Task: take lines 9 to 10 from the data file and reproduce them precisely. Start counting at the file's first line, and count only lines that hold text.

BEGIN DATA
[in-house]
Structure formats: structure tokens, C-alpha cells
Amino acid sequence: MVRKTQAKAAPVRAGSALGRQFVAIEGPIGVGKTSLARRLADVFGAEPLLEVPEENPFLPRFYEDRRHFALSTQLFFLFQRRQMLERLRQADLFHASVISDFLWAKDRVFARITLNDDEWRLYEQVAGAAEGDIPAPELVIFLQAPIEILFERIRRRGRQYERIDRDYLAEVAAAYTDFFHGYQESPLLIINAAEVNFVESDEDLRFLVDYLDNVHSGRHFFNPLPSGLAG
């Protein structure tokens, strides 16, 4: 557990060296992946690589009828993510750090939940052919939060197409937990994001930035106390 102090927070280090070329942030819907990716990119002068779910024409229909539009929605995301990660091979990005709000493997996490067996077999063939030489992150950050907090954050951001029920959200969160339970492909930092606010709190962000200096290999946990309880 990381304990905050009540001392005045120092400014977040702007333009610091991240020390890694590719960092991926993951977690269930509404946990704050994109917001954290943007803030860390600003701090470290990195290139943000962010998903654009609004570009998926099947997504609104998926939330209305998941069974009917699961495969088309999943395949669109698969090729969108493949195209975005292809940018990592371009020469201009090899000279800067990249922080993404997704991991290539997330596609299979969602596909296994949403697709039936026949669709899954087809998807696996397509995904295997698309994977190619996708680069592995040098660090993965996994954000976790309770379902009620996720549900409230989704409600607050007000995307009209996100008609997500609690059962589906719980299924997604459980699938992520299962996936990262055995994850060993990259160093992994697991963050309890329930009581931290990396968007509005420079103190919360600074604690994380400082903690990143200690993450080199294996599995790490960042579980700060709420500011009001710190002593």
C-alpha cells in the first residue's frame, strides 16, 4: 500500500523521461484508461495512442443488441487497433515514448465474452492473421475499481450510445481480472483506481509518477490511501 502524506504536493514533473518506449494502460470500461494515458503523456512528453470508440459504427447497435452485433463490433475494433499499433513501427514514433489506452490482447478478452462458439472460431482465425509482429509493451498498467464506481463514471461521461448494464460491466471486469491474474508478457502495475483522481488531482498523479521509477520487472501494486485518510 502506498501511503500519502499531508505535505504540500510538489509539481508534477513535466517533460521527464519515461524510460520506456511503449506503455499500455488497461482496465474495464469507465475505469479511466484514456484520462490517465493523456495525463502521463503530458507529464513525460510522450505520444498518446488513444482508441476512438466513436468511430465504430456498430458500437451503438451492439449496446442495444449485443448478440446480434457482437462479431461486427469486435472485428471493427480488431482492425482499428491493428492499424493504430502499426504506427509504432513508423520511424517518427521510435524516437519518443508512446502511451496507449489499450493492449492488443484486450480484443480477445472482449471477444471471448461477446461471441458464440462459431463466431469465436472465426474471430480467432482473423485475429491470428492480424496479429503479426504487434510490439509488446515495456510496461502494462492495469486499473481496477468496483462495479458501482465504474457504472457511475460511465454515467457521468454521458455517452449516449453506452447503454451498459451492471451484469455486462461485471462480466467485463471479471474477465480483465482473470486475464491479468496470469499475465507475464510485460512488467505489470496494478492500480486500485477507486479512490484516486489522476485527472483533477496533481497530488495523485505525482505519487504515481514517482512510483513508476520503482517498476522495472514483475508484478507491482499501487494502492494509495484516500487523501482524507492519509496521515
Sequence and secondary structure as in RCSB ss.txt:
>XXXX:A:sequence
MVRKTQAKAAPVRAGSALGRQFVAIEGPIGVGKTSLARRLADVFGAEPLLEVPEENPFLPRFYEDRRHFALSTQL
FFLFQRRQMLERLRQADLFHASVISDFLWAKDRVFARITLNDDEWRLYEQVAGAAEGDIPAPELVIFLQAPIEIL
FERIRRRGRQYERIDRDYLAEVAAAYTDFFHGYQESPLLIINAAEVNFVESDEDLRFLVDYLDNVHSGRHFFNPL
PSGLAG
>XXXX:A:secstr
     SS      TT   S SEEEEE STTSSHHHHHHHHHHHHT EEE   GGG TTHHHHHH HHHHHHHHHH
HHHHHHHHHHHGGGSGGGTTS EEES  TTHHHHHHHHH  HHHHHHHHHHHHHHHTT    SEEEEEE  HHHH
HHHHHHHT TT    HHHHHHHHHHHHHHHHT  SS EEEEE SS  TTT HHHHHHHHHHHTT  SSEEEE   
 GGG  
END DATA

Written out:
FFLFQRRQMLERLRQADLFHASVISDFLWAKDRVFARITLNDDEWRLYEQVAGAAEGDIPAPELVIFLQAPIEIL
FERIRRRGRQYERIDRDYLAEVAAAYTDFFHGYQESPLLIINAAEVNFVESDEDLRFLVDYLDNVHSGRHFFNPL